Obasanjo increased the share of oil royalties and rents to the state of origin from 3 to 13 percent.

EFCC and NEPAD

On a continental level, Obasanjo was instrumental in setting up the New Partnership for Africa’s Development, has mediated in some of the continent’s conflicts and provided peacekeepers for many more.

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In Nigeria, he won approval for $30-billion in debt write-offs and established an anti-graft body, the Economic and Financial Crimes Committee (EFCC).

He introduced privatization of government moribund industrial investment, a measure to reduce corruption and wastes by government paying for things that are not being productive.

Education

Education also expanded under Obasanjo. At the start of the civil war, there were only five universities, but by 1975 the number had increased to thirteen, with seven more to be established over the next several years. In 1975 there were 53,000 university students. Similar advances were made in the expansion in primary and secondary school education, particularly in those northern states that had lagged behind others. During Obasanjo’s regime, universal primary school education was introduced nationwide.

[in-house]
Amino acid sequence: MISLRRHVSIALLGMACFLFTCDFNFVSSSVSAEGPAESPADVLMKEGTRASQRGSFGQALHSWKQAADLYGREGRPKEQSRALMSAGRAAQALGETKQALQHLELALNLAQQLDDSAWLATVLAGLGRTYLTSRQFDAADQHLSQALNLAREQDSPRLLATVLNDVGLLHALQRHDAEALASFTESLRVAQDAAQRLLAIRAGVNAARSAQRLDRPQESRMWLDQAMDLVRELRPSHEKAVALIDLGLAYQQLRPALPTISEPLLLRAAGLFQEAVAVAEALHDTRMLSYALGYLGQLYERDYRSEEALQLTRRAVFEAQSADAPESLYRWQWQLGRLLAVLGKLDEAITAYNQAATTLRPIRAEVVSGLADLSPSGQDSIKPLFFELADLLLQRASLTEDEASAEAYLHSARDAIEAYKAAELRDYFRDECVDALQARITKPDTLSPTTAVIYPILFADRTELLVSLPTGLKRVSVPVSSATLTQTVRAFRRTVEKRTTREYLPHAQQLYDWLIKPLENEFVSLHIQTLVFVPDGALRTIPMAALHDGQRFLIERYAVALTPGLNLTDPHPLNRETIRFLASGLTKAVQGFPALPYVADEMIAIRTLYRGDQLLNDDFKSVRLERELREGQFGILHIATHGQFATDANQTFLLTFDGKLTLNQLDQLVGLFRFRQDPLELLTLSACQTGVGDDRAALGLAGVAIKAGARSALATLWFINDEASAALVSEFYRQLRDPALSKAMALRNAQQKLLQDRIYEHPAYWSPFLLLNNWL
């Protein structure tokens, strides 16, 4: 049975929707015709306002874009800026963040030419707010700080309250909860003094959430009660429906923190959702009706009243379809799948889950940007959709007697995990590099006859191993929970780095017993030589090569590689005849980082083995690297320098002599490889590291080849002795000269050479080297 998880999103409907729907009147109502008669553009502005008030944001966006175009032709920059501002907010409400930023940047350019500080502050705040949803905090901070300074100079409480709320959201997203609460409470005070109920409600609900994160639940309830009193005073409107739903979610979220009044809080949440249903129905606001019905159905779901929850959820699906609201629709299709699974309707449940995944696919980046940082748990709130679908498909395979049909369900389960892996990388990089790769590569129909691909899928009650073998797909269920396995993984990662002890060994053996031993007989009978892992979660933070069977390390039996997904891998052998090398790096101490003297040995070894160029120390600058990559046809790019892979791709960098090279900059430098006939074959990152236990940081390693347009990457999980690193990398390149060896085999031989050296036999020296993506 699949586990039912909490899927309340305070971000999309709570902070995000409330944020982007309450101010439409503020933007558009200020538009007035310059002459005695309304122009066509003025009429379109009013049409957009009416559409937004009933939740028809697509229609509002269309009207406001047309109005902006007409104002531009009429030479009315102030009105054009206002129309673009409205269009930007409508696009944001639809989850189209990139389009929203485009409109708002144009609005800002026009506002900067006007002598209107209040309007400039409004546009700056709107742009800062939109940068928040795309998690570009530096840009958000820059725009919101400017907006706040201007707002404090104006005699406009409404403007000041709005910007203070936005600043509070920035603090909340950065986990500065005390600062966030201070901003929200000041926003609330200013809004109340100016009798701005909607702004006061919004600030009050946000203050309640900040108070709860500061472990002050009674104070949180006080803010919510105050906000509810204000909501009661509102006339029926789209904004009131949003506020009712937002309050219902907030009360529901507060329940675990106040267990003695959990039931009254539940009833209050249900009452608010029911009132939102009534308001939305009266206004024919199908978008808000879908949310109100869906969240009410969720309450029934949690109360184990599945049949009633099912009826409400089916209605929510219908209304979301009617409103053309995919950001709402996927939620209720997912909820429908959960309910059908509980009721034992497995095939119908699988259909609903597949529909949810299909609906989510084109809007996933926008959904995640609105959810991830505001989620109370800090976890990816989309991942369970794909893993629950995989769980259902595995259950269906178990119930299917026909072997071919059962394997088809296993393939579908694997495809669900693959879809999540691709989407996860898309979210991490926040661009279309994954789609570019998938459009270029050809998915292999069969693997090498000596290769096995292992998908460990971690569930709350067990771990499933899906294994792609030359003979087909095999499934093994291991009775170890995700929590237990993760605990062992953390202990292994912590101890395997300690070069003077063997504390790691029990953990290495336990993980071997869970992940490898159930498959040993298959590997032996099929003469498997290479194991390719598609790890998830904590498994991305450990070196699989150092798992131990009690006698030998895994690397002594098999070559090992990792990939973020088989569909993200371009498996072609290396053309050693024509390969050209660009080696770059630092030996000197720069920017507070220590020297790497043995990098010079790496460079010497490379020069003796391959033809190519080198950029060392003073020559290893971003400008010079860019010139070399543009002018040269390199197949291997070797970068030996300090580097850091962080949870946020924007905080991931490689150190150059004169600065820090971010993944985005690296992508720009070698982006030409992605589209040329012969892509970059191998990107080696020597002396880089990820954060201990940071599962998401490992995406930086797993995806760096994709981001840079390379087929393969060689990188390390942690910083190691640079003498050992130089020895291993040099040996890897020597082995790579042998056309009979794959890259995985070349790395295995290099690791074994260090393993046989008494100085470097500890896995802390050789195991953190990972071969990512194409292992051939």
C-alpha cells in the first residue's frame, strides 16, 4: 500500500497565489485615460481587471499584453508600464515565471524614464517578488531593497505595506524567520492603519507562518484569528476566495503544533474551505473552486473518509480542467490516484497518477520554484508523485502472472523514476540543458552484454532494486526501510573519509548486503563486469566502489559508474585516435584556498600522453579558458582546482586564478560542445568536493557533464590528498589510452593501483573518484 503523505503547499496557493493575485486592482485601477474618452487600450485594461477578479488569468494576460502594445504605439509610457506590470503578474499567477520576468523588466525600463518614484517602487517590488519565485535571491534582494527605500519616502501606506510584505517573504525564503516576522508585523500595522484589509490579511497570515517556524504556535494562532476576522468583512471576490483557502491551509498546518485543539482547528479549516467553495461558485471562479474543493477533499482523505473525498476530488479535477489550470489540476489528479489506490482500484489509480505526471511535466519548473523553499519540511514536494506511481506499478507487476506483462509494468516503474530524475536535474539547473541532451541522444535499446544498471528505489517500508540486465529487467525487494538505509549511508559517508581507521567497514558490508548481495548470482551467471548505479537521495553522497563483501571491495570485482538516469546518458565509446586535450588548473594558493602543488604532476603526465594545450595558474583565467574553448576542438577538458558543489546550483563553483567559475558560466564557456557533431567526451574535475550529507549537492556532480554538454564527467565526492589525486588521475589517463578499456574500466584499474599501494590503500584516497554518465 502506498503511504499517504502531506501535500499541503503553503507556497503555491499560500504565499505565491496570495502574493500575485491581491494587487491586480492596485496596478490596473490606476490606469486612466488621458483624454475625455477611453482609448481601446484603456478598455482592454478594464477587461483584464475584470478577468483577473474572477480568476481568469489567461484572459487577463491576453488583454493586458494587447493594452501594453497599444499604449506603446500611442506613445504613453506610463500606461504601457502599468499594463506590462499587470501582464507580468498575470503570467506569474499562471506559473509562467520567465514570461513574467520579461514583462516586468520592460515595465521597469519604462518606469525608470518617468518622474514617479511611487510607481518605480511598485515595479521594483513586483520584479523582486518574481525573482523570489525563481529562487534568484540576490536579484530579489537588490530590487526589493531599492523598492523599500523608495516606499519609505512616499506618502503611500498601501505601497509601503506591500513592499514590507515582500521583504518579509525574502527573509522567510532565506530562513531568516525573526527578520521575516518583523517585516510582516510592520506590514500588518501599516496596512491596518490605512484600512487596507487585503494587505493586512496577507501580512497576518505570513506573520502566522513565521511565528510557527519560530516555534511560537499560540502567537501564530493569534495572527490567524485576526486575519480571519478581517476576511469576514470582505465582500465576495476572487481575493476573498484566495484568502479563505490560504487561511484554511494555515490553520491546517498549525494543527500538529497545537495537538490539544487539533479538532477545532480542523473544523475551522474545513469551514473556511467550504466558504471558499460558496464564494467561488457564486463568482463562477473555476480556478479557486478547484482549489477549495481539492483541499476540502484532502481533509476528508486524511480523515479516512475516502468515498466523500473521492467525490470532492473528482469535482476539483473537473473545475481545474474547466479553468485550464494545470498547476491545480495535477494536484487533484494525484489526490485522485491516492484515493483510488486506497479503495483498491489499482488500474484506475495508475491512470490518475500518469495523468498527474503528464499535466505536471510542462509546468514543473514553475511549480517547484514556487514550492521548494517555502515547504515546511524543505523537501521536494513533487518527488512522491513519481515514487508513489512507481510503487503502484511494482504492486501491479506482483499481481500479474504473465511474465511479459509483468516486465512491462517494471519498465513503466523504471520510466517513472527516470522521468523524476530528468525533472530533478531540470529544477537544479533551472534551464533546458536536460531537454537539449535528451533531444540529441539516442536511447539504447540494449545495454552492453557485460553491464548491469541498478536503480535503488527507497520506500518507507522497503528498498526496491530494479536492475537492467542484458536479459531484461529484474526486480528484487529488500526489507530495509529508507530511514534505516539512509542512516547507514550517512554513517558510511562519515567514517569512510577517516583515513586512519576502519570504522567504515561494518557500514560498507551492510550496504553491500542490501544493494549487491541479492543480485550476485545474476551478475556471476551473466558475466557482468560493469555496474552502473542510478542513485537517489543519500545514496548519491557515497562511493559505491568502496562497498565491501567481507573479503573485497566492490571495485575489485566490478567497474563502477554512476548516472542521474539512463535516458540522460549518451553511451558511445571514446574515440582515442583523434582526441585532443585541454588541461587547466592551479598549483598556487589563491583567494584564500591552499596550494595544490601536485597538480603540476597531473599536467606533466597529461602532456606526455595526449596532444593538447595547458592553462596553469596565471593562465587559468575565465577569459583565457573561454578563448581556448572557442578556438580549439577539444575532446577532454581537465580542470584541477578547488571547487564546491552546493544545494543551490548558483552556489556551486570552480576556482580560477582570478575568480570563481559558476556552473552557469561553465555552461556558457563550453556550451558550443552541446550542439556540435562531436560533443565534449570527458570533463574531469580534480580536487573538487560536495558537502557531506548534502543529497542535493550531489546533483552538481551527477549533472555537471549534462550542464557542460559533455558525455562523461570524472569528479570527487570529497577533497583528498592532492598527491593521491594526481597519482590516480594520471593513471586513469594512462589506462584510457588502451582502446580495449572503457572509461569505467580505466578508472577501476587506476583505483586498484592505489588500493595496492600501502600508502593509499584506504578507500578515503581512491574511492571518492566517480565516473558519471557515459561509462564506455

Religious and ethnic tensions continue to divide Nigeria. Sharia law has been adopted in the northern third of the country, appeasing many of the Muslims who make up half of Nigeria’s population of 130-million.

Smooth Succession/ Handover to an incoming administration

Transition to Democracy

The Second Republican Constitution, which was adopted in 1979, was modelled on the Constitution of the United States, with provision for a President, Senate, and House of Representatives. The country was prepared for local elections to be followed by national elections, in the hopes of returning Nigeria to civilian rule.